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Alexa, oh Alexa, how you kill thee. I’ve written and spoken about Alexa since they began operations nearly a decade ago. I’ve watched agencies pitch advertising based on Alexa charts. There are still ad networks that use Alexa rankings as a baseline for pricing Web site advertising.
Considering how wrong Alexa is, I’ve wondered for a long time who would be the first one to sue Alexa for an incorrect ranking. For sites that drive revenue from advertising, an incorrect ranking can impact their direct ability to generate revenue.
Alexa changed their ranking model back in April and since then everything has gone downhill for most sites I track. Currently CN has a 1-week average rank of 194,000 while my other site HTMLCenter has a rank of 78,000. There’s only one issue, CN has 6-10x more traffic on average than HTMLCenter does.
Here are some additional thoughts in my Alexa video:
Daniel Scocco compared 15 Web sites using Alexa, Compete and Google Trends. It’s interesting to see just how off Alexa is overall. Andy Beard believes that Alexa is no longer counting social media traffic and that’s why we have seen even more ranking drops for sites that rely on social media traffic. I would tend to agree with Andy but CN has very little social media traffic – we had one digg frontpage in the last 60 days.
If Alexa is removing social media traffic (they haven’t said anything yet about this latest change), that’s an excellent step forward. I’ve said before that just because a site has more raw pageviews than another, doesn’t mean it’s worth anything more – especially if they are gaming the social media sites. But I am not convinced Alexa has made this change.
I’ve tried sending emails to Alexa, but I have never received a reply. Which is so unlike Amazon considering how responsive and fast they are to customer service emails. It’s almost like Bezos ignores Alexa for some unknown reason.
Perhaps it’s finally time to turn off Alexa.
Back in February we reported that Alexa had "stopped counting" for nearly 10 days. I wondered if anyone actually cared that the service stopped updating as no one was talking about it. Today, Duncan Riley reports that once again they have stopped counting. The graphs last updated on May 19th, nearly 10 days ago. The graphic to the right displays what I see when I browse Alexa’s data. Duncan also notes that Alexa was acquired by Amazon in 1999 for $250 million.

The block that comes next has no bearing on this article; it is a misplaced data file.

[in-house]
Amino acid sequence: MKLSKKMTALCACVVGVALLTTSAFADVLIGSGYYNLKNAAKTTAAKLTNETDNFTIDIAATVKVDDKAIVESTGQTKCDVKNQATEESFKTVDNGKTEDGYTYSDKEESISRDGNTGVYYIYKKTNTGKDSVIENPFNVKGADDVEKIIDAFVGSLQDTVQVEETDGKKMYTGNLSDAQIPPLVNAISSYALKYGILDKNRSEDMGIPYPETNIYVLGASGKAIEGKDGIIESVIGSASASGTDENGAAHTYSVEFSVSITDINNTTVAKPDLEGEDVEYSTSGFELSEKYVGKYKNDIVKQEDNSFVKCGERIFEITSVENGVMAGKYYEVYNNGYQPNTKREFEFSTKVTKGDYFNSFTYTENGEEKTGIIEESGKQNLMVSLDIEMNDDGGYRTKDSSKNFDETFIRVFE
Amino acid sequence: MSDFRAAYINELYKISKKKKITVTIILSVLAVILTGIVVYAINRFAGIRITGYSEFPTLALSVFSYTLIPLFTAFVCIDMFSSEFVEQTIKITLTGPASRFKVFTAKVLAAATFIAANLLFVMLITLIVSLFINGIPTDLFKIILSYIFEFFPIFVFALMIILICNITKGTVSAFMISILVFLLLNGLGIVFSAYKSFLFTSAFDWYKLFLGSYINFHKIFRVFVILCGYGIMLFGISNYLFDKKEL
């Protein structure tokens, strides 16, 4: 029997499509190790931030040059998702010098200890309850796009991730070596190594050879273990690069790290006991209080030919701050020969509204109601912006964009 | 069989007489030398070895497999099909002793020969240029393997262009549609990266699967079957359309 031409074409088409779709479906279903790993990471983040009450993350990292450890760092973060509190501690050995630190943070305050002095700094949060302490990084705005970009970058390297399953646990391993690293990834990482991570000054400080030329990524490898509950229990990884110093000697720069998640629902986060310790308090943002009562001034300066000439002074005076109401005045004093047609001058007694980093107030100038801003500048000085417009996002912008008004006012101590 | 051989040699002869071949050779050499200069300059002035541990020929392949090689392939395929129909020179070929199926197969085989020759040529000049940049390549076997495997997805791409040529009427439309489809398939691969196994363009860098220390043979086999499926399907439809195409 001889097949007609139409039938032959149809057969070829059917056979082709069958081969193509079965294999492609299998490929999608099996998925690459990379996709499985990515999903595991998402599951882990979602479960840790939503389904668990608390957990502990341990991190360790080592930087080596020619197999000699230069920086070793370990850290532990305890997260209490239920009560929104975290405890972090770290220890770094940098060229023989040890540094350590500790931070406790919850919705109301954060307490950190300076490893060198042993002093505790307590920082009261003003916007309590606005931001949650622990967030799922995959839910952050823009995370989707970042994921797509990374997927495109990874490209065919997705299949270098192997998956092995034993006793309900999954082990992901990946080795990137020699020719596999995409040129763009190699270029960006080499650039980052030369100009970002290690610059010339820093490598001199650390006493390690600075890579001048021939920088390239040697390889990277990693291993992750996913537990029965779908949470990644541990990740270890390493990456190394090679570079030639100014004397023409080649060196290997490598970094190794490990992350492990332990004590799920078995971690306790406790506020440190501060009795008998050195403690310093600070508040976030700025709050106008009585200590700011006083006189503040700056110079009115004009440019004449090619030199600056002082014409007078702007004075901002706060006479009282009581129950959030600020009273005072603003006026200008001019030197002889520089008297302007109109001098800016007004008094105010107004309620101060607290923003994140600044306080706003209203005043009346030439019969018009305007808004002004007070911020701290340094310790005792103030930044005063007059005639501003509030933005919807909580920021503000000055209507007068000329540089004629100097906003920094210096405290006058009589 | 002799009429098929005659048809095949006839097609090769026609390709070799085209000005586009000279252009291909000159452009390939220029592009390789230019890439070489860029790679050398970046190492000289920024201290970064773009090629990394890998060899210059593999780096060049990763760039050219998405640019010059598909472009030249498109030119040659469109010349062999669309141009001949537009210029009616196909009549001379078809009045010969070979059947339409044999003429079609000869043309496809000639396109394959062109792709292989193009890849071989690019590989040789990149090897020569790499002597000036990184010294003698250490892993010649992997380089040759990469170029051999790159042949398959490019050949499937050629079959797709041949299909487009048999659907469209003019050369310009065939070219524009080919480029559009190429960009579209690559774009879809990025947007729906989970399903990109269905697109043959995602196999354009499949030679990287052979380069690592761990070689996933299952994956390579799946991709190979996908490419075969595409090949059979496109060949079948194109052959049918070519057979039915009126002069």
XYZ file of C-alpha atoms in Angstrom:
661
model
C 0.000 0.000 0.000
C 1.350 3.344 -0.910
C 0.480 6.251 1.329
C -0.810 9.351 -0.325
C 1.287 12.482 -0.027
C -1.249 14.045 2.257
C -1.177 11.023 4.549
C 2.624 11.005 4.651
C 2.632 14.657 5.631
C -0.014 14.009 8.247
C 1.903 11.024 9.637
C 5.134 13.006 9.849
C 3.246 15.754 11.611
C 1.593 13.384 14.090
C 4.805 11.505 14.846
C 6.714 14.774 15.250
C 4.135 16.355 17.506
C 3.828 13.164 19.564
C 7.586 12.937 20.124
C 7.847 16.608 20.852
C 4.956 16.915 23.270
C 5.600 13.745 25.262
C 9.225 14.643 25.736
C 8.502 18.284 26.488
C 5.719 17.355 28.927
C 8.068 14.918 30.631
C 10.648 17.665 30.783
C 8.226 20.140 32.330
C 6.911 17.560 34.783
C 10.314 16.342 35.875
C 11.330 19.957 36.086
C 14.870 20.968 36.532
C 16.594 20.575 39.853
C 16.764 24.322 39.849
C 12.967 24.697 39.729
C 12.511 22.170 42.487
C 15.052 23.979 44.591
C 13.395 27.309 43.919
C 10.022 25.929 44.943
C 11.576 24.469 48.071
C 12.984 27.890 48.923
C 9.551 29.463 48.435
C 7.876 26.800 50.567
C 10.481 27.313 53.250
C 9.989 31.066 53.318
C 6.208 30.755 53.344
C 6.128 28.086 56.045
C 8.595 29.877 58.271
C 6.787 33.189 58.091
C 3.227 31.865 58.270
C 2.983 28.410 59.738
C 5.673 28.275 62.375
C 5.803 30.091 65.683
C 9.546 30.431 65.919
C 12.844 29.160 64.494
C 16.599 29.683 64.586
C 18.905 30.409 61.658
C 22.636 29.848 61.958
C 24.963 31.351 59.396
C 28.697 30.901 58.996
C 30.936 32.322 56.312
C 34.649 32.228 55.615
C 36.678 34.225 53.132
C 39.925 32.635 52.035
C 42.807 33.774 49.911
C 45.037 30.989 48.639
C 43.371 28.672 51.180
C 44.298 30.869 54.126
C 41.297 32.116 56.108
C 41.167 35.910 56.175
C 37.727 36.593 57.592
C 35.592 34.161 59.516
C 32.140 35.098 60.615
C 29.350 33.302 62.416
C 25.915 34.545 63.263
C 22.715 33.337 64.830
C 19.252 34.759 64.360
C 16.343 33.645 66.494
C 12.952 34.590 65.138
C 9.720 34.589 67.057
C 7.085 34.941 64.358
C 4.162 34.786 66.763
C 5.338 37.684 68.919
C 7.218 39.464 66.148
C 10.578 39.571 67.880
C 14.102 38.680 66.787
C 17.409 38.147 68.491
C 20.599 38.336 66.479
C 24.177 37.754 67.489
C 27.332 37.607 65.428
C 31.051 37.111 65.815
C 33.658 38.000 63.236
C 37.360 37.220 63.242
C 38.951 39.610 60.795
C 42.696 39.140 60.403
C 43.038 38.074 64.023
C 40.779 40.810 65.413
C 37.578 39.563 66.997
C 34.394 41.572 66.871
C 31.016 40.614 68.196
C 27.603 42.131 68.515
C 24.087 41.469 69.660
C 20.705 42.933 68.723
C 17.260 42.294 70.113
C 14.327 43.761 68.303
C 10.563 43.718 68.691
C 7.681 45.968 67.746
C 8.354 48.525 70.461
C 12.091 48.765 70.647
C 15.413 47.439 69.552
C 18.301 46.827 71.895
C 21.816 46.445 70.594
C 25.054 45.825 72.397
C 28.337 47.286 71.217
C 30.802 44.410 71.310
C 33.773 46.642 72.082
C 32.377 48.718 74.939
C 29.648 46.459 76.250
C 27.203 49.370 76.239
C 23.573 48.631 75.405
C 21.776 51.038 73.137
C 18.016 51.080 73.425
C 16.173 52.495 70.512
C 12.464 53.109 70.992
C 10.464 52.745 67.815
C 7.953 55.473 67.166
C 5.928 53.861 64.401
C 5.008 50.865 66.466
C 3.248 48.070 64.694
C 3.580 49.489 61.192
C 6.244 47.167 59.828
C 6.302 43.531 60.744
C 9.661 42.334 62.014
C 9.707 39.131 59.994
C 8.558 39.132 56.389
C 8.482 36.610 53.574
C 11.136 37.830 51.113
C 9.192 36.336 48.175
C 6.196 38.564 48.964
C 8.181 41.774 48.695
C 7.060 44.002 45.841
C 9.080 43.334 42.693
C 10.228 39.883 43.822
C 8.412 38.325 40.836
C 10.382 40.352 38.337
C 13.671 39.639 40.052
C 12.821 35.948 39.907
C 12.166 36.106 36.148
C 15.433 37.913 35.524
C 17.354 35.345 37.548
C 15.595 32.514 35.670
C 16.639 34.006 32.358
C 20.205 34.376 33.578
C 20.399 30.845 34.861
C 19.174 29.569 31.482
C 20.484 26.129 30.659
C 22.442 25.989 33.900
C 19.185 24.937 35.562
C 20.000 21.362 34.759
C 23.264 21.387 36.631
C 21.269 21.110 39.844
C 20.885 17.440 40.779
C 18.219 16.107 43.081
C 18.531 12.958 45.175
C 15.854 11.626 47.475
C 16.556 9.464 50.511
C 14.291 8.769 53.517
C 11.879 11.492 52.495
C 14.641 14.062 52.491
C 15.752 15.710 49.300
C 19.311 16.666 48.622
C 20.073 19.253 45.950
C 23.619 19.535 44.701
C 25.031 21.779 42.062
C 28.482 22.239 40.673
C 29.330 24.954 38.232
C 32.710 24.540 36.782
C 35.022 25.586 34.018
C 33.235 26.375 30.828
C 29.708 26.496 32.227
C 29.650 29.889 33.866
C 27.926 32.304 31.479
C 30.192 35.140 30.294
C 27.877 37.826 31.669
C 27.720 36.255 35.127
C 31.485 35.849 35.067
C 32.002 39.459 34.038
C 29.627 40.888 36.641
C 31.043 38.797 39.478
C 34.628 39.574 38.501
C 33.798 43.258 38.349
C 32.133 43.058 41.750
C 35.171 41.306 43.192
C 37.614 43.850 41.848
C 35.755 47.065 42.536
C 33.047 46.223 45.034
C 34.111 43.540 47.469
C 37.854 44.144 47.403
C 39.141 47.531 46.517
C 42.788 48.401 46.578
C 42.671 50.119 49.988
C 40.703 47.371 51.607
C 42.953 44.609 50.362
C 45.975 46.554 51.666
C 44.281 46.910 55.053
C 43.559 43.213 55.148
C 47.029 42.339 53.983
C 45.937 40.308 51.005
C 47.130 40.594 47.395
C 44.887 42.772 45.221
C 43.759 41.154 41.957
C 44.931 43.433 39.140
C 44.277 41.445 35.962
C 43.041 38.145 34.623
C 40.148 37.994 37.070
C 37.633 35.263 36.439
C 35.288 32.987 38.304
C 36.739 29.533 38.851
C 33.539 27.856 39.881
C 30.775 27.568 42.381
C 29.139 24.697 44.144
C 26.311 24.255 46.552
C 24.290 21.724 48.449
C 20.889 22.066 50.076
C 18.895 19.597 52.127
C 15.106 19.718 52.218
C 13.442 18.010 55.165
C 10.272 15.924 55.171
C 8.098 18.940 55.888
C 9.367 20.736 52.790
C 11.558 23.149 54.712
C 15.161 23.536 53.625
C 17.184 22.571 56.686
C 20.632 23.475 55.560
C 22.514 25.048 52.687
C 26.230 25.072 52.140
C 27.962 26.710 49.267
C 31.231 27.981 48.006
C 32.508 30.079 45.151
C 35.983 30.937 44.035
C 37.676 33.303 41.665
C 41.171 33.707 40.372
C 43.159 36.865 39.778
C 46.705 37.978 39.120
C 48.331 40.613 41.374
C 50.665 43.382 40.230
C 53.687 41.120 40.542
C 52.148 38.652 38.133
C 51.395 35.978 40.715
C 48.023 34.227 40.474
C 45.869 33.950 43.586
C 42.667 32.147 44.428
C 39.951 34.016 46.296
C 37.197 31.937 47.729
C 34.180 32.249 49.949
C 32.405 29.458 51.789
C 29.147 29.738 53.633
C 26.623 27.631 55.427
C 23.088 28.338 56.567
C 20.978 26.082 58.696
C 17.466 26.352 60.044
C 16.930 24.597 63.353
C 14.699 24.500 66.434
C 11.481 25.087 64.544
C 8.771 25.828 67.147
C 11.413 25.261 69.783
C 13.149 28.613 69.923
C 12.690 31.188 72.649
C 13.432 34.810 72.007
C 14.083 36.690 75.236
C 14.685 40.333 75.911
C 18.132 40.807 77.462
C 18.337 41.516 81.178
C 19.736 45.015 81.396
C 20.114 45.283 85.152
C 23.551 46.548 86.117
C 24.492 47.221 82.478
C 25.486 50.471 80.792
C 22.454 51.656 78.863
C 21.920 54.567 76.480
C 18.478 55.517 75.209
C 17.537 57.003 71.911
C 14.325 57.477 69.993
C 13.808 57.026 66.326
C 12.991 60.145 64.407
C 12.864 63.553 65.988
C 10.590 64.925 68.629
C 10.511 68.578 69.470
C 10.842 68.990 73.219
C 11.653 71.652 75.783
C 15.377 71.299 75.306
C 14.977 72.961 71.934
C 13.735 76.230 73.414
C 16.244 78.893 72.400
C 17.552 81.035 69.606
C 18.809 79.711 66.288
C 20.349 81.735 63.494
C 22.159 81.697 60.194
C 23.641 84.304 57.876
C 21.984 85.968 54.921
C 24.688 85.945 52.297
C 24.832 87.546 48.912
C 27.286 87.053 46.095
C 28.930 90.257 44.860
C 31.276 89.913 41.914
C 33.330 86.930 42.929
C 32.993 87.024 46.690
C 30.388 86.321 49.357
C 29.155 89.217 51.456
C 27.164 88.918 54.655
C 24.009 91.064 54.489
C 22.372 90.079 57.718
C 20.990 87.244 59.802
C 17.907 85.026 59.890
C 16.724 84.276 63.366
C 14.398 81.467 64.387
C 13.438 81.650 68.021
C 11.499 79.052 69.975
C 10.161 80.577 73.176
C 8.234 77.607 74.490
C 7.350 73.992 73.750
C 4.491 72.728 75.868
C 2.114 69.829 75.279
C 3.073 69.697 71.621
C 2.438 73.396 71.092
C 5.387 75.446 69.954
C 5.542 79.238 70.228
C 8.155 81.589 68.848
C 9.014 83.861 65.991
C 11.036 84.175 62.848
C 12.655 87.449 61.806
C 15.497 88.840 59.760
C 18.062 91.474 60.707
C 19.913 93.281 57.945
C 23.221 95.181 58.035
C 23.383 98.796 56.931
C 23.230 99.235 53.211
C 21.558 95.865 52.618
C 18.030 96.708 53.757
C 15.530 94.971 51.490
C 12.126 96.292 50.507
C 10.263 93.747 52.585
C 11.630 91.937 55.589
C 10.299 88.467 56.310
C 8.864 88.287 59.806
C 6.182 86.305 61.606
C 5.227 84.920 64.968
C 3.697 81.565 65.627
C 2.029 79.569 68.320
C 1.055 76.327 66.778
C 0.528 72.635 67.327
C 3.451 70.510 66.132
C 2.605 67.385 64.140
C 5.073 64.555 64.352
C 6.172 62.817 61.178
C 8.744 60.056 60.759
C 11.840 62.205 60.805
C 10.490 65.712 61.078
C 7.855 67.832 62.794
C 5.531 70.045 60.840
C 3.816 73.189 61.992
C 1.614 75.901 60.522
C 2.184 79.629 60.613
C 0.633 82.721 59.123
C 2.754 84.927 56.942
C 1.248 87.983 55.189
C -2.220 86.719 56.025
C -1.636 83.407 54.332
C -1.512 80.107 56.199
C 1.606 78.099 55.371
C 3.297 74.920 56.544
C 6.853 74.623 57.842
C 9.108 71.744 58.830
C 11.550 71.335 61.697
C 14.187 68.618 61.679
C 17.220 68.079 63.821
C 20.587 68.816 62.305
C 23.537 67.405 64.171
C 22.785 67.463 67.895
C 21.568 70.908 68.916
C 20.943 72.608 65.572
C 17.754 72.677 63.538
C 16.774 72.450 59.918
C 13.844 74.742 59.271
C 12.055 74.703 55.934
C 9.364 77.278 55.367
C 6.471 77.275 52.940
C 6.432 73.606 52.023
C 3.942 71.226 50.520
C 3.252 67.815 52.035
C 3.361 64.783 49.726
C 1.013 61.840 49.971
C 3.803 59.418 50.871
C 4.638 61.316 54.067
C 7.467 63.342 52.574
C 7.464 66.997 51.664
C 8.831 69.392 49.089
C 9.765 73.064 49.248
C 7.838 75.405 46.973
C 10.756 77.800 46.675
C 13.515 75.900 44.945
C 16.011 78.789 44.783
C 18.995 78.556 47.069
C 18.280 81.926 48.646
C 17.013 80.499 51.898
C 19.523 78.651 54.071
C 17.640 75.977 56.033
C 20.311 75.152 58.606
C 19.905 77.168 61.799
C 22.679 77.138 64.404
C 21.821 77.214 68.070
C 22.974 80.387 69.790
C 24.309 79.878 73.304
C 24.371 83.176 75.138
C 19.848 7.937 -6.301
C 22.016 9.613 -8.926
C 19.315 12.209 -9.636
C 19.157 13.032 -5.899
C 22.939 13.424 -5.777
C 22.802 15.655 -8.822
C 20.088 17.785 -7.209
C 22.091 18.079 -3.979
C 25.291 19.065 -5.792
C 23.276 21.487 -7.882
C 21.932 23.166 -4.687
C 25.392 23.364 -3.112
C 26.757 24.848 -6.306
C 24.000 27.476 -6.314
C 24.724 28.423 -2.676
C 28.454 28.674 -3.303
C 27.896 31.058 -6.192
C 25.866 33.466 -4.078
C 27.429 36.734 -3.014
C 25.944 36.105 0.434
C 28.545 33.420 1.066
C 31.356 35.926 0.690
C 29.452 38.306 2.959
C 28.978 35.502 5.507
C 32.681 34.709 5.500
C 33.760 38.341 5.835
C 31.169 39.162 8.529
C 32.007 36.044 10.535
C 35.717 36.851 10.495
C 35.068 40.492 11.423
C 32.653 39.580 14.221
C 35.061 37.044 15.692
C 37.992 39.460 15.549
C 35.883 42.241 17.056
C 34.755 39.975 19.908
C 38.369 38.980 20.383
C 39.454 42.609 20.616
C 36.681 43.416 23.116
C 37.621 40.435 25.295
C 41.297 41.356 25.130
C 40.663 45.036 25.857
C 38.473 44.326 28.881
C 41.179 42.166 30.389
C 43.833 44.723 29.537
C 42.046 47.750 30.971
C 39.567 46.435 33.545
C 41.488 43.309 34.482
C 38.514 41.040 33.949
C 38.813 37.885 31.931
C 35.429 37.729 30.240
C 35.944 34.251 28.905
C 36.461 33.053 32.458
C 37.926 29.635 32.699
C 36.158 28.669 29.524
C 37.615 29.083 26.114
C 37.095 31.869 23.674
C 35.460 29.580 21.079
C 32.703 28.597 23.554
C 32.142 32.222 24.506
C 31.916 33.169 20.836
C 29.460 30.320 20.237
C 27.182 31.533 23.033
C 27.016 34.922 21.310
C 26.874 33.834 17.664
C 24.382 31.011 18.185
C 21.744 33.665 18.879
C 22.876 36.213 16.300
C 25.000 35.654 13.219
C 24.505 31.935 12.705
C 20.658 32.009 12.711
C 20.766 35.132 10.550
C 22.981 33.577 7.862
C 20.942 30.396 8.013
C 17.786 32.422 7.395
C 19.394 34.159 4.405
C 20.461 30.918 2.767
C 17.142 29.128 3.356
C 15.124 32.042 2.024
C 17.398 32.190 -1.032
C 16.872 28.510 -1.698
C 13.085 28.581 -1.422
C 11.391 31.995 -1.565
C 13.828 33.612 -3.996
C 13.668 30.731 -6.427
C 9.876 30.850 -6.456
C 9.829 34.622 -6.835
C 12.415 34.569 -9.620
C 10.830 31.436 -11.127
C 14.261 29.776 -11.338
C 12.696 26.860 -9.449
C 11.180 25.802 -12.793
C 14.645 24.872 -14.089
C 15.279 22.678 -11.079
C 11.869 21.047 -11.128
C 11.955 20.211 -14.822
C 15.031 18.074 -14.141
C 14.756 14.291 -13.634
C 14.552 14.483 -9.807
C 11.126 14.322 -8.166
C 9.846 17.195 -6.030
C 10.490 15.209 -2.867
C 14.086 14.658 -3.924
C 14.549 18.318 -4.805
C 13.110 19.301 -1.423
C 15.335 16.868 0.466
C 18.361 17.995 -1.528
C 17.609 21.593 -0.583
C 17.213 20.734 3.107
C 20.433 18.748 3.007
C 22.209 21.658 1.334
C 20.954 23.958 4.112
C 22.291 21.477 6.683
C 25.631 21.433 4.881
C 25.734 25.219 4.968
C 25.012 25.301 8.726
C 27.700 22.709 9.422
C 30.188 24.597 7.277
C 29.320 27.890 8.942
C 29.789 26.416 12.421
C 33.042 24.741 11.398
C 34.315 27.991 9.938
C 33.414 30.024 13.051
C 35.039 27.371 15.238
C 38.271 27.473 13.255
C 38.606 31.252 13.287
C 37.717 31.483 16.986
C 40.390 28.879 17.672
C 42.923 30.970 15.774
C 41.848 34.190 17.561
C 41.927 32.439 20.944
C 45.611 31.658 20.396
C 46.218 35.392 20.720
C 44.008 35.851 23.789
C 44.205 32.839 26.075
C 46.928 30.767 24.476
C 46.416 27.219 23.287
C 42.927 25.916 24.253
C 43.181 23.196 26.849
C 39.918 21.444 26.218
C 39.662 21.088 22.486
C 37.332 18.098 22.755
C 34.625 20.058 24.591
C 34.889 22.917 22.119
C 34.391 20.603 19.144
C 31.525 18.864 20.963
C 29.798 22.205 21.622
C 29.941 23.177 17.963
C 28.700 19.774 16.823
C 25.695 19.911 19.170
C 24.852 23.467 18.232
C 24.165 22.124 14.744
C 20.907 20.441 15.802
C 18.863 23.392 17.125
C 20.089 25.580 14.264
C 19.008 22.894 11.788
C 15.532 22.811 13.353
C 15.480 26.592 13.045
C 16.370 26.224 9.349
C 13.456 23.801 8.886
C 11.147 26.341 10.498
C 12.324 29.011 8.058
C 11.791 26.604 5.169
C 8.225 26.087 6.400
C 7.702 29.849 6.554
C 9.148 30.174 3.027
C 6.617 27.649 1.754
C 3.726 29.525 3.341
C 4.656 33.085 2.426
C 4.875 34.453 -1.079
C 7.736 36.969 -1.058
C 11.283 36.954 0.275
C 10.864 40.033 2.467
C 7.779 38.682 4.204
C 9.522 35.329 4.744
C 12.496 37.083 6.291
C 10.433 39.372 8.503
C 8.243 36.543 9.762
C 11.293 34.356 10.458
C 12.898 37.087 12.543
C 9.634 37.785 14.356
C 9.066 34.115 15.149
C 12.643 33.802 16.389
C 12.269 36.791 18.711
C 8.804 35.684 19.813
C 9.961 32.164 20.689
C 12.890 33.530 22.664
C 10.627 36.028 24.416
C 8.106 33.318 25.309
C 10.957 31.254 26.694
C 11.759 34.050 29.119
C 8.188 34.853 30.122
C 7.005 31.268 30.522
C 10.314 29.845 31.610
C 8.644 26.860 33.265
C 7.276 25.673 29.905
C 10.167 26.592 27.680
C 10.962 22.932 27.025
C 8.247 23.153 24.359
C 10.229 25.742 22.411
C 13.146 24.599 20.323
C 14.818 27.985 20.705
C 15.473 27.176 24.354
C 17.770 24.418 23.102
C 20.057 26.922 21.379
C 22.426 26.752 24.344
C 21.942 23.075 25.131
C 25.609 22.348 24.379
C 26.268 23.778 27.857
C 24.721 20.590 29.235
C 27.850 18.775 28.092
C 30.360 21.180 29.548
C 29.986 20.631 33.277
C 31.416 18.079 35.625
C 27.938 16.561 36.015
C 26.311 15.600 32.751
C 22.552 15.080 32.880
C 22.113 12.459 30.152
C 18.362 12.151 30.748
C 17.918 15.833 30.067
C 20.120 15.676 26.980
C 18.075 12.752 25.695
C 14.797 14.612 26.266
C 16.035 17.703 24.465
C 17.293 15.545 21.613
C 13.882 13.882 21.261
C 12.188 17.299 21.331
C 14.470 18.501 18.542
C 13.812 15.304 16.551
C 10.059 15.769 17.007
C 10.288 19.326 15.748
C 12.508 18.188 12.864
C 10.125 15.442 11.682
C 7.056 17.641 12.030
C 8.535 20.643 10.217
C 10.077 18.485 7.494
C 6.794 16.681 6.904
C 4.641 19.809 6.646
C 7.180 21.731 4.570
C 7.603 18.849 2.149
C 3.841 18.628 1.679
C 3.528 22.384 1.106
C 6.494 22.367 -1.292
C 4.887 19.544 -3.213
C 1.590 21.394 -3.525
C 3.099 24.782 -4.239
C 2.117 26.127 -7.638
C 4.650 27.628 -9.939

It does appear that the numbers in the charts might be updating – the CN rank appears to continue to drop though our traffic hasn’t dropped. Of all of the sites I tested, we lost the largest number of slots when they changed their ranking process – nearly 90,000 slots!
Alexa’s blog hasn’t been updated in a week and there’s no status blog. Maybe they see that with Twitter, outages get them more buzz… who knows but I’d prefer that Alexa post a notice that the service is not functioning correctly. Sadly many marketers and ad agencies still use Alexa to help them base marketing and advertising decisions on.
C’mon Alexa, we give you chance after chance – fix it or shut it down until you do so.
Earlier this evening, we reported on Alexa’s ratings model changes and suggested that if more accurate it could help Alexa build a new trust with their users. It appears that the new Alexa model isn’t much better than the original model on our first tests.
CN dropped from ~25,000 to ~76,000 which is a shocking drop of 51,000 spots. I actually believe this is a huge mistake and is the highest drop I’ve seen so far. Yet our sister site, HTMLCenter actually moved up about 30,000 spots and now sits at ~95,000. The kicker is this: HTMLCenter currently has 15% of the traffic that CN has.
Other sites that have reported in on ranking changes:
- modernmom.com gained 30,000 spots
- CLRSearch.com gained 80,000 spots
- Sleep.fm moved up 125,000 spots and they are in private beta!
Alexa staff, if you are reading this – I’d love a chat with you even if it’s off the record.
Ranking service Alexa has decided that their old ranking system was garbage and they have launched a new one today! Rejoice fellow patrons of the Internet! Alexa has a news bulletin that you should all read (seriously) about how their rankings have changed. Basically they state that users have asked over the past couple of months for more than just Alexa toolbars for ranking purposes. I guess they don’t read CN nor any of my emails to them since 2000-2001, they would have seen that request way earlier on, and certainly before they dropped in importance. Will these ranking changes bring Alexa back as a ranking leader? As much as I would like to say yes, we will need to see progress over time.
I’d like to see Alexa stand up and state what the sources they are using to rank sites.
Compete and Quantcast appear to be eating Alexa’s lunch as both services are offering more than just a ratings service. For example, Compete regularly provides industry analysis. The truth is that every single rankings service is semi-accurate, none of them should be taken as a final measure.